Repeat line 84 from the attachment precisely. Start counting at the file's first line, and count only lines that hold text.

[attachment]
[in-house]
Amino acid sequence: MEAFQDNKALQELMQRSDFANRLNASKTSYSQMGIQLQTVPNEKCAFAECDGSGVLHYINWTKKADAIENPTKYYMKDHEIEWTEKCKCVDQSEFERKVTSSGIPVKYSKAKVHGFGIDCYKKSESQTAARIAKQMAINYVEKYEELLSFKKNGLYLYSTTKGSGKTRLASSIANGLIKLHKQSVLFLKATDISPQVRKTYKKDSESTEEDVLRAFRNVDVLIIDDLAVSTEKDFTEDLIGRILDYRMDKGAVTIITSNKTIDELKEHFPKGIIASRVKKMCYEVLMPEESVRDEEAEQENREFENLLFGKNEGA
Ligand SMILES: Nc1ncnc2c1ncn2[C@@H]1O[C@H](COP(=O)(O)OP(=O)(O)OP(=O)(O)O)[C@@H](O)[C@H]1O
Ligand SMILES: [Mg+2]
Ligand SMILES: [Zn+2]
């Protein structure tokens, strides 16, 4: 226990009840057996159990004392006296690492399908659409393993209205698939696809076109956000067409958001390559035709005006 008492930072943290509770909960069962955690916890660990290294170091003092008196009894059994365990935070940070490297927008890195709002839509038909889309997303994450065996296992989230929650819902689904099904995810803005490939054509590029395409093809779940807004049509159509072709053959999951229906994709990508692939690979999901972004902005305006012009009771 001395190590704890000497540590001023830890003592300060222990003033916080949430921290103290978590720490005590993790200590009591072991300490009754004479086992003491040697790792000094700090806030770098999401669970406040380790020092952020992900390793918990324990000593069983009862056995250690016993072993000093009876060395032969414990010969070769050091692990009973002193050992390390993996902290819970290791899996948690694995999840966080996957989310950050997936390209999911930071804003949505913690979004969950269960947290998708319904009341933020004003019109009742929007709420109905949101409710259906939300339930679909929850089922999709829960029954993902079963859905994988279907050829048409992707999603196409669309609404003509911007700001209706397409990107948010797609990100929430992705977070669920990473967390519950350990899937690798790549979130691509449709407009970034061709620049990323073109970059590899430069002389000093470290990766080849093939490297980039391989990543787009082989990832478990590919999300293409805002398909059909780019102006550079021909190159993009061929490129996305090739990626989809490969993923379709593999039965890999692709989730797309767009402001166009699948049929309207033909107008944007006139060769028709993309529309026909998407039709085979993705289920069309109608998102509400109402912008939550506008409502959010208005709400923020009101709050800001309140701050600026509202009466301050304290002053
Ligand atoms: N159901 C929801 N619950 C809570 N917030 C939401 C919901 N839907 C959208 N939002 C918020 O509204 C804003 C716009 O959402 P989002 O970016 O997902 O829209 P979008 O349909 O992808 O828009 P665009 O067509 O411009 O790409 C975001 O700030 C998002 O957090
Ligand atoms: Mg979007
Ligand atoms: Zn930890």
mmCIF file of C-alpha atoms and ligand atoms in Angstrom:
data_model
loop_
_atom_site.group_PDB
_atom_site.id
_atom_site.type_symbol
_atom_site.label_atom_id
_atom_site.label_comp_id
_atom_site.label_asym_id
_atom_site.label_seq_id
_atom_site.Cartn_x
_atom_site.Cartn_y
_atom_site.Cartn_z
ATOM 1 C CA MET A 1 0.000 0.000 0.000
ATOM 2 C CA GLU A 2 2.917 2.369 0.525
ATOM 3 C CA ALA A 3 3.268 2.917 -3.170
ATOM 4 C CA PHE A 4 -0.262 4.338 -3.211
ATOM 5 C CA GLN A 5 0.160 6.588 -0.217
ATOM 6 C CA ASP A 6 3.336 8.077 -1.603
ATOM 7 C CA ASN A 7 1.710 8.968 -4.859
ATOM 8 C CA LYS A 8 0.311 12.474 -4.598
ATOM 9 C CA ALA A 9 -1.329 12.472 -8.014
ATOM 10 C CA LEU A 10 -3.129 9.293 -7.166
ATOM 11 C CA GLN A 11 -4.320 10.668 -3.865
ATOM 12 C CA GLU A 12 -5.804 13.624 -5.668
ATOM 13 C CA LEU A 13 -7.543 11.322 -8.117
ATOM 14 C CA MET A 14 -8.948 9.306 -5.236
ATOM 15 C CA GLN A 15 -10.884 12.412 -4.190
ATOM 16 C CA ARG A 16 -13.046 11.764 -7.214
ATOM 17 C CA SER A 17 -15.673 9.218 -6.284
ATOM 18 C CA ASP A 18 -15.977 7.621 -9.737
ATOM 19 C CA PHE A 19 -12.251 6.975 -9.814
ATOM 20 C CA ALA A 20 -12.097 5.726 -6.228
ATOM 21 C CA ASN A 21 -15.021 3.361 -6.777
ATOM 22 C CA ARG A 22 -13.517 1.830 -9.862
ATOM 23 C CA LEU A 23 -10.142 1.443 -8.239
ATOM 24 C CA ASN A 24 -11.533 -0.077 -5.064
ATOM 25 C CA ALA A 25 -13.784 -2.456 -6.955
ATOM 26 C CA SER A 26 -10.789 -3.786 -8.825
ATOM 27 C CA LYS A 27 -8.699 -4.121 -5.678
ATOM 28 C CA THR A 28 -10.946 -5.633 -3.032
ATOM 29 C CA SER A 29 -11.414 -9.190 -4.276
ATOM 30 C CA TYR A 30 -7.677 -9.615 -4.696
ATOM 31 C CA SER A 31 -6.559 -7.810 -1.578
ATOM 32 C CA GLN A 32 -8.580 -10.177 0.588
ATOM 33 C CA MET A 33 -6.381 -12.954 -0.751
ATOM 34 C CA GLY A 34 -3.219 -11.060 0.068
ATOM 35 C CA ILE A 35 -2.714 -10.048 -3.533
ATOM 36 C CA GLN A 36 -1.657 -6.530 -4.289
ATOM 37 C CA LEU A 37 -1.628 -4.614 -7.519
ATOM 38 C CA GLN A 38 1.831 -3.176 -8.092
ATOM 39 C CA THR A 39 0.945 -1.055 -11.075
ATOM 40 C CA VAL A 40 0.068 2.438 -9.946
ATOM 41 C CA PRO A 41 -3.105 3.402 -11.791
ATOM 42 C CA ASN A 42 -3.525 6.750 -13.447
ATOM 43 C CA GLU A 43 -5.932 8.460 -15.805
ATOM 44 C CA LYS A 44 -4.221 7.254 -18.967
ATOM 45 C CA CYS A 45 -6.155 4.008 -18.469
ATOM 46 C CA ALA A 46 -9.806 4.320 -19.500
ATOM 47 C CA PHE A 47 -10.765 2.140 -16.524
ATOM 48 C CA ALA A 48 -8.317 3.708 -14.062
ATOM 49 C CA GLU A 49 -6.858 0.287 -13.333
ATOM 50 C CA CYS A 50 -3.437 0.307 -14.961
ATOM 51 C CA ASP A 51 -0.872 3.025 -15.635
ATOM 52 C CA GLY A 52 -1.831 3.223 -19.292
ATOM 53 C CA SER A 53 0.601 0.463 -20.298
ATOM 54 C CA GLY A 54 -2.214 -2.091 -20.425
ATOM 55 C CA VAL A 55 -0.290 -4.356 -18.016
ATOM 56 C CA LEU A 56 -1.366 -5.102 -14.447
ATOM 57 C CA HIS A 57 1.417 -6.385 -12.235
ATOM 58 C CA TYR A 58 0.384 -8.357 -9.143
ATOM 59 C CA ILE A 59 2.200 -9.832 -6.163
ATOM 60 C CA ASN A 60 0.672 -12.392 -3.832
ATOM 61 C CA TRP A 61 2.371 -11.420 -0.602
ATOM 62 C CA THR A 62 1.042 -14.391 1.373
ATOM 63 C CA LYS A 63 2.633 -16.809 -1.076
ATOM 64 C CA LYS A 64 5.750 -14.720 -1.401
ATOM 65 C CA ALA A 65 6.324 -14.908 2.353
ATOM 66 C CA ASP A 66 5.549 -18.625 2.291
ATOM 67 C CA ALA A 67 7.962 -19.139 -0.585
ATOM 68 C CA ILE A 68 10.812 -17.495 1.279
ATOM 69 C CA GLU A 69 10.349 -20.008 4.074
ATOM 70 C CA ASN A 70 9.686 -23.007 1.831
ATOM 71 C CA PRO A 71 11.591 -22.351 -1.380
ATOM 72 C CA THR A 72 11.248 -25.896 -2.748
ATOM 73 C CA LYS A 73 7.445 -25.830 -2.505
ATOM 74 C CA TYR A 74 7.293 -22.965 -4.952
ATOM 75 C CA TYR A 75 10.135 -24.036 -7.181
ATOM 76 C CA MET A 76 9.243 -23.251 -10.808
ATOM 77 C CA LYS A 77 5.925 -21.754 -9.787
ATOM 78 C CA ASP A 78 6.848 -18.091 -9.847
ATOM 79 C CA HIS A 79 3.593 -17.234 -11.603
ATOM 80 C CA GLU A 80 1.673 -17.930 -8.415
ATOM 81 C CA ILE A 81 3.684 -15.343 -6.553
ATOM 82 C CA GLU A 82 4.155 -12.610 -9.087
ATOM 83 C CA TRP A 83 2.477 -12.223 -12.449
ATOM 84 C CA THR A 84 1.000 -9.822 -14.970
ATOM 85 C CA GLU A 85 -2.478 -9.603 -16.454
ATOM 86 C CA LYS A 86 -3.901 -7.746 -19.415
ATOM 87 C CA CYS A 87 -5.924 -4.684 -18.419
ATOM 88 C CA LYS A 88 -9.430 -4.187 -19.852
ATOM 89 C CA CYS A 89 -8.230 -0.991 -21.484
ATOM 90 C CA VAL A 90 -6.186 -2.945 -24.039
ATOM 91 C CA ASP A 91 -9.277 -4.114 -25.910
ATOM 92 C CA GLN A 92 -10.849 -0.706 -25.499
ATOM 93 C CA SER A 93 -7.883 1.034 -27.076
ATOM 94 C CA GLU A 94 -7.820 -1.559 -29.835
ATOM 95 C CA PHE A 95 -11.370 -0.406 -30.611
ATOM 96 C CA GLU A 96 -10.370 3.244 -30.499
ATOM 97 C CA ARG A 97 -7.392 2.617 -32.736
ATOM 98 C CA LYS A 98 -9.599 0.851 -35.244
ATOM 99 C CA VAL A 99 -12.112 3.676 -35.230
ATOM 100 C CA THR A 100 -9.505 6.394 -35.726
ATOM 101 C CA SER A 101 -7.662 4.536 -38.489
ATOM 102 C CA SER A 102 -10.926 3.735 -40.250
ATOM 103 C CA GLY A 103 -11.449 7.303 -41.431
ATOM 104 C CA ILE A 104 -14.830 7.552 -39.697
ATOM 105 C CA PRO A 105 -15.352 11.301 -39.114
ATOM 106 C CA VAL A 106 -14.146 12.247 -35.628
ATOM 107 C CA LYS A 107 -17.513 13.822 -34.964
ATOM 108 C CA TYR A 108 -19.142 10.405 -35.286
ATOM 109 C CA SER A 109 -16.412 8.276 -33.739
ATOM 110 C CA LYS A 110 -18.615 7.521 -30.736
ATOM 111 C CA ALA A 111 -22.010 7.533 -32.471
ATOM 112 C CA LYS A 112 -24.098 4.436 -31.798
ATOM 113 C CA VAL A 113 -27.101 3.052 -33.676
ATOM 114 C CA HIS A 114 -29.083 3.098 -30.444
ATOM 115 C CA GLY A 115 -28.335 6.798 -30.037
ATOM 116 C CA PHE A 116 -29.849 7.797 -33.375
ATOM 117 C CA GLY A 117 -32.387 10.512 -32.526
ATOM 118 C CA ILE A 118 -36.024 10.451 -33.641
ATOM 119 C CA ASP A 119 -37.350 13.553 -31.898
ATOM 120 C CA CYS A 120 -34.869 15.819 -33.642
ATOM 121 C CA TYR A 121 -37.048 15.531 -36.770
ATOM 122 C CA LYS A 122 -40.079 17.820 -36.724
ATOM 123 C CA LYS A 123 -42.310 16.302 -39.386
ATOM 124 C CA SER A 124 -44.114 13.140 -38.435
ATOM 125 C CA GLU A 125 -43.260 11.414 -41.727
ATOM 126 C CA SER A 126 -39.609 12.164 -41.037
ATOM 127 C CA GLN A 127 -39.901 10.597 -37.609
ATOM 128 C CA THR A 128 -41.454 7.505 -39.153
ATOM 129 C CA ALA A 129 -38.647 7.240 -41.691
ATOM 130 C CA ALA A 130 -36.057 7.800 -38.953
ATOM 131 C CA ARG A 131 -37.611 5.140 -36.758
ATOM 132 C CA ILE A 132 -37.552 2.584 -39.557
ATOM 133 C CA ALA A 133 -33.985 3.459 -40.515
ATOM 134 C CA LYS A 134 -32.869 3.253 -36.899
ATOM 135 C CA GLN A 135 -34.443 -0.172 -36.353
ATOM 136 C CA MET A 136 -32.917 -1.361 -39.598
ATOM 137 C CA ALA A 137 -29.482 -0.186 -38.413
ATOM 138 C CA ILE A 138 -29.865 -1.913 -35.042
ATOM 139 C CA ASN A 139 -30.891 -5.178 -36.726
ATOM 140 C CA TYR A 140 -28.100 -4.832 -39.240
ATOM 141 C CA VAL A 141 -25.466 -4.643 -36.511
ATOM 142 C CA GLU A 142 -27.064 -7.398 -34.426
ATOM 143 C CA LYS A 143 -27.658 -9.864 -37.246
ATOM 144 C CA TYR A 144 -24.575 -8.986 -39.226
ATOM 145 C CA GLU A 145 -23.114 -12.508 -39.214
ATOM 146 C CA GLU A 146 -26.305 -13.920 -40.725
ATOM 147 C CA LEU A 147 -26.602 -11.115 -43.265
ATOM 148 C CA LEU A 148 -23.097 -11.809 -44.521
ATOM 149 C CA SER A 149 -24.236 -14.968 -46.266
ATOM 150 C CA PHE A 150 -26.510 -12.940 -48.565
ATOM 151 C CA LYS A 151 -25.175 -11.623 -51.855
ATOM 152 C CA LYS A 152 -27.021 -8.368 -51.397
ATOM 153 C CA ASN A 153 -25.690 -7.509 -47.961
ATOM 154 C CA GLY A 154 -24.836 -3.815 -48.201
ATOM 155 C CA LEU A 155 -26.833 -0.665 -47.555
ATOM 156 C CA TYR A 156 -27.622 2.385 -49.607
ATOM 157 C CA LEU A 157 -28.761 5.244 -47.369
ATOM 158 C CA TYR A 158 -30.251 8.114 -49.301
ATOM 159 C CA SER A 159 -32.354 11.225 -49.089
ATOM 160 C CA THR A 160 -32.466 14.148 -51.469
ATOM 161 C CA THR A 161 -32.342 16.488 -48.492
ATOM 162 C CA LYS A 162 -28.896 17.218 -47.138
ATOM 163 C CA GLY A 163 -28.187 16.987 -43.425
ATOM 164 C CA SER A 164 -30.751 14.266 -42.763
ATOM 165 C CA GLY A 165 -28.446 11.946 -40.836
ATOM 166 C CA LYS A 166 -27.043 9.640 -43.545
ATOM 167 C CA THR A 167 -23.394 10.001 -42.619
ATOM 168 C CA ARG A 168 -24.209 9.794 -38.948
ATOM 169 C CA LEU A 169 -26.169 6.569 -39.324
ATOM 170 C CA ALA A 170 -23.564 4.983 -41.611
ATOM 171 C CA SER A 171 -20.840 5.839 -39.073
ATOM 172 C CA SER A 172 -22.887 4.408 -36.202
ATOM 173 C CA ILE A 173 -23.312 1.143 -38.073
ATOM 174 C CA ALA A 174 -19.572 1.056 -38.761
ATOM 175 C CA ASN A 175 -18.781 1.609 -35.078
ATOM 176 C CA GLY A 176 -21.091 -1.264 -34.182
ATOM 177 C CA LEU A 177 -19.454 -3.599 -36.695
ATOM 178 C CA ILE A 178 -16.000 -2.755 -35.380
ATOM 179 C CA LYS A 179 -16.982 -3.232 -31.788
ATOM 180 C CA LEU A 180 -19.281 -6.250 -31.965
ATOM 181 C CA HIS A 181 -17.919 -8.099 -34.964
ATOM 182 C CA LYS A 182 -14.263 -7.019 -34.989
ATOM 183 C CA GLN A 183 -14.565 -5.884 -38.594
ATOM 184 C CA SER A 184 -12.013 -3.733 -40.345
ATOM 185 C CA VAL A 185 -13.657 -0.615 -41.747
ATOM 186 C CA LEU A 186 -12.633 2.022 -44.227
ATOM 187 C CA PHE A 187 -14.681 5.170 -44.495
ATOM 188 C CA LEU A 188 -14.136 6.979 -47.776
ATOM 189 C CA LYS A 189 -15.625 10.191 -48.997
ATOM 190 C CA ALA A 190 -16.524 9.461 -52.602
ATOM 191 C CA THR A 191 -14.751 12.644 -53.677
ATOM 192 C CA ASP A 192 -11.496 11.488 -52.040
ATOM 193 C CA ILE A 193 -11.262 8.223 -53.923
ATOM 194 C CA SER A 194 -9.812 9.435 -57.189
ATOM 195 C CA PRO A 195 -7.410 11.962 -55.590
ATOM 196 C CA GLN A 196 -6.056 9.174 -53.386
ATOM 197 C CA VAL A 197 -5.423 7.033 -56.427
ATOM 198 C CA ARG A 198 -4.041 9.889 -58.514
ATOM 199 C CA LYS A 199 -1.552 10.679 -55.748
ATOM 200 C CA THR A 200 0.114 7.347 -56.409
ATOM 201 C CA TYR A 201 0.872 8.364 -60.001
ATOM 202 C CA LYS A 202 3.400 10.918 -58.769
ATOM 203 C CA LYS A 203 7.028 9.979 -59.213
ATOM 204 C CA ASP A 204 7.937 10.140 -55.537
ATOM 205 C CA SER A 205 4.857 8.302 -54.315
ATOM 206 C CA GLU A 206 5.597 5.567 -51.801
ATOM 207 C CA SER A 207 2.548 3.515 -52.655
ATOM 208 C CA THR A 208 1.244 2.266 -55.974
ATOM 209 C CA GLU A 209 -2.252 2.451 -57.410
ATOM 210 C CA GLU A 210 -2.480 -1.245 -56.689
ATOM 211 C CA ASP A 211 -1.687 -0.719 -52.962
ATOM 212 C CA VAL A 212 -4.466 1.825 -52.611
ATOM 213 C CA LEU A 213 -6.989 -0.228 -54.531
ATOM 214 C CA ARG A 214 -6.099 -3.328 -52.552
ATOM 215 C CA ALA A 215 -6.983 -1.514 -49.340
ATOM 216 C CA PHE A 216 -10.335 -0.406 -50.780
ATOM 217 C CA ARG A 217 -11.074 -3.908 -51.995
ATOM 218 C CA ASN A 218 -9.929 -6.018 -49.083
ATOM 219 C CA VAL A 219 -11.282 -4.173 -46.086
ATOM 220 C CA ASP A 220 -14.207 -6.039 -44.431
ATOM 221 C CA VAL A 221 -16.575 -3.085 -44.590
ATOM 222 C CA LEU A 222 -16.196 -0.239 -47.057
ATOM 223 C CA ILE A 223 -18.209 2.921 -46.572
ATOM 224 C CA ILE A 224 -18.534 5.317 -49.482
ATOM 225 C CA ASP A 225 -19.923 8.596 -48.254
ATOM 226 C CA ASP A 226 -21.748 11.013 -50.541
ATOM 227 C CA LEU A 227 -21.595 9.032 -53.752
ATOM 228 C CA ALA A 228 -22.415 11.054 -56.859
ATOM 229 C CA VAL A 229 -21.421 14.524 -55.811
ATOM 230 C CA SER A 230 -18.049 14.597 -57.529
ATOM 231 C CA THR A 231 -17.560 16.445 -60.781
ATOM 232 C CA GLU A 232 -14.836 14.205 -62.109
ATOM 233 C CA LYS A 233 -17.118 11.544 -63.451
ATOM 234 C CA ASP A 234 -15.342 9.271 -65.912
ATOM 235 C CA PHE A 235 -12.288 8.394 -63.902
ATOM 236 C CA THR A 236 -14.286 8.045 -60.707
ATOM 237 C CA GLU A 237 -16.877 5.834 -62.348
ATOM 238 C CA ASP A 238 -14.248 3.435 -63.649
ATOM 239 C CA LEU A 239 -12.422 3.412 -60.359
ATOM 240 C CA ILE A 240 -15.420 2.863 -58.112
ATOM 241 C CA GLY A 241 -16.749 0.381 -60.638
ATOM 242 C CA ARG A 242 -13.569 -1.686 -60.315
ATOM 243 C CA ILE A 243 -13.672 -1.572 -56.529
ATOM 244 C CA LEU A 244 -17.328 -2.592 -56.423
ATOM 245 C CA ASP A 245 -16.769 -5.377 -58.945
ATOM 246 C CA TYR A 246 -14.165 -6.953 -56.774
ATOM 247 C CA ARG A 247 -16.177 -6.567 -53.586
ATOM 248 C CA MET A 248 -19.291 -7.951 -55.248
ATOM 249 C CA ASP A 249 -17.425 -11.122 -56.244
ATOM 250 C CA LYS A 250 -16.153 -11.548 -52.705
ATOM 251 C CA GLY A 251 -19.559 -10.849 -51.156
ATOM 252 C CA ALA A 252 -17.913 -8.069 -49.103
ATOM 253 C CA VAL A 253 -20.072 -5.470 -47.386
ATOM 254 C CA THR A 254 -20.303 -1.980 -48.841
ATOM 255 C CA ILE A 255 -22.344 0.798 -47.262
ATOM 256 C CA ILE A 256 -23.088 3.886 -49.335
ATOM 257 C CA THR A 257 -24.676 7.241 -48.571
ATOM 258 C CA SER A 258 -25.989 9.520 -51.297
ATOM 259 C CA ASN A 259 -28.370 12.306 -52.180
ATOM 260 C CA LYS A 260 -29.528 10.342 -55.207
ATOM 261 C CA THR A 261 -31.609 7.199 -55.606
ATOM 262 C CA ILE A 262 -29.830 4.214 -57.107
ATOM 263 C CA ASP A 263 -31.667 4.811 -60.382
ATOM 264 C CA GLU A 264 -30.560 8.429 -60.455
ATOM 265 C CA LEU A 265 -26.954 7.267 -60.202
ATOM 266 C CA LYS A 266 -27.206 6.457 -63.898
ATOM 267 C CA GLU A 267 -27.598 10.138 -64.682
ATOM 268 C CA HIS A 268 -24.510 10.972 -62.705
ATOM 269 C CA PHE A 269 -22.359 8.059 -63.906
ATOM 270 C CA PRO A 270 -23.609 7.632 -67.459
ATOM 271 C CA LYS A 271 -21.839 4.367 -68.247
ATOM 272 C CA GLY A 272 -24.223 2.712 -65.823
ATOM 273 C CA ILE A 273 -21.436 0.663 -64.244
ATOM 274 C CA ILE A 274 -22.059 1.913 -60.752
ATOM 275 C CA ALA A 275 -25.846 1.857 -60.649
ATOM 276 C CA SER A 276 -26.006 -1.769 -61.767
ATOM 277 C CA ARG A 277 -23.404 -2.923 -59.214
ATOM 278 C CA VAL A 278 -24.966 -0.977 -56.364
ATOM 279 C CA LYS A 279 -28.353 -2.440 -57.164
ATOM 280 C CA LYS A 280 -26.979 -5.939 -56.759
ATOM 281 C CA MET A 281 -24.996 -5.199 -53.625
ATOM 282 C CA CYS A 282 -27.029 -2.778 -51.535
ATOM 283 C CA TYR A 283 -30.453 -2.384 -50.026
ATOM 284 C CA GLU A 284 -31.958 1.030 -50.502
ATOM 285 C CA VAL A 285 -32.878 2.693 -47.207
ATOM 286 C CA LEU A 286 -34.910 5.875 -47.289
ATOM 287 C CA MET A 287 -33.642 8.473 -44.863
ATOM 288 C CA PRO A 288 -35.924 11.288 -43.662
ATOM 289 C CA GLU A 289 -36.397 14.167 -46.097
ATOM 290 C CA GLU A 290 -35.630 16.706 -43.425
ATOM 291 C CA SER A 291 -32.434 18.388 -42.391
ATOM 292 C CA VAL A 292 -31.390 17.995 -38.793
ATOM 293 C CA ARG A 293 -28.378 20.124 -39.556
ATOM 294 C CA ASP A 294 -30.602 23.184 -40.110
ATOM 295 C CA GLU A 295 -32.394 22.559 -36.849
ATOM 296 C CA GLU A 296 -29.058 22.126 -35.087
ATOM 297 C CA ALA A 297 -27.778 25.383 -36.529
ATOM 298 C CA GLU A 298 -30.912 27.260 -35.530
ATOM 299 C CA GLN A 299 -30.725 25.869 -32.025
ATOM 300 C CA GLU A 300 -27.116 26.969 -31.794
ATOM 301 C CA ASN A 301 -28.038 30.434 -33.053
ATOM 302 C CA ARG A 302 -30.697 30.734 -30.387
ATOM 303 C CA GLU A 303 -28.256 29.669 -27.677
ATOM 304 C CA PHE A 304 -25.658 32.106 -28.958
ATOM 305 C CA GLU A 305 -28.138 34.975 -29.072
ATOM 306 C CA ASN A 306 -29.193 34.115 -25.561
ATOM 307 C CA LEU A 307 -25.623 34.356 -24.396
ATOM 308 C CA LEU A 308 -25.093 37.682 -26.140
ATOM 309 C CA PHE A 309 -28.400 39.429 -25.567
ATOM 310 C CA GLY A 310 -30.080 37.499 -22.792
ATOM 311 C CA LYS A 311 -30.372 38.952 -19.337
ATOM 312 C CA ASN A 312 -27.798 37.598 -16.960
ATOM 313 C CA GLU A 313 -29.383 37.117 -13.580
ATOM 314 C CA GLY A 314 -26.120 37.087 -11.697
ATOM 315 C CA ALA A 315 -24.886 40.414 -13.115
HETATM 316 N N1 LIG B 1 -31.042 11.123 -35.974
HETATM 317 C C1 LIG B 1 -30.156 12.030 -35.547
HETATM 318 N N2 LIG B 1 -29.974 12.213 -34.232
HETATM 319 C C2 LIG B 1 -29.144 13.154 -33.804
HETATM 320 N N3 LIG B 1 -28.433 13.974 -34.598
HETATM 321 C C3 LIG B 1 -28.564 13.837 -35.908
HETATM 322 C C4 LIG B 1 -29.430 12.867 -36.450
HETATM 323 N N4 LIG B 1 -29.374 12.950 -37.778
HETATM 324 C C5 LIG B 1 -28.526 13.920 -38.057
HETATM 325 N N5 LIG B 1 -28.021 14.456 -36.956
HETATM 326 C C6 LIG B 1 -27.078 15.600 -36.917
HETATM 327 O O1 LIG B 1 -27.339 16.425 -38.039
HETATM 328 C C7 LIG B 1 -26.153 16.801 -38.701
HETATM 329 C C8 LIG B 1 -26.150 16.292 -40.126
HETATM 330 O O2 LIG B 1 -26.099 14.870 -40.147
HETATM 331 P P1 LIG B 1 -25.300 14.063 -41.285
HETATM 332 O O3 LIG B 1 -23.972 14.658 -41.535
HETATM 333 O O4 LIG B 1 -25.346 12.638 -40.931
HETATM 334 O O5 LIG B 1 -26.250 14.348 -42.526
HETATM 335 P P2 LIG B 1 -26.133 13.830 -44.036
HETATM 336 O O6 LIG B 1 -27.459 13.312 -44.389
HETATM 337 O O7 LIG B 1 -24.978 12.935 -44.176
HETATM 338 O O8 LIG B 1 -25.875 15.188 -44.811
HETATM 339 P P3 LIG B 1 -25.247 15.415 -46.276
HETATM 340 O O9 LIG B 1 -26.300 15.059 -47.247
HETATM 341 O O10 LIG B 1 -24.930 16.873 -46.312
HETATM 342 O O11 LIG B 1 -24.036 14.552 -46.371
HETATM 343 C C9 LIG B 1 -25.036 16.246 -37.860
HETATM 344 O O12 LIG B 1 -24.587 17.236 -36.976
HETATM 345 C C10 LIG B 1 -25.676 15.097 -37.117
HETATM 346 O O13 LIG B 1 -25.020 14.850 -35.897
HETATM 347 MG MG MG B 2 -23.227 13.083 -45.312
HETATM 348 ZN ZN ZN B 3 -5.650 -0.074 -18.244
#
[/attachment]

ATOM 62 C CA THR A 62 1.042 -14.391 1.373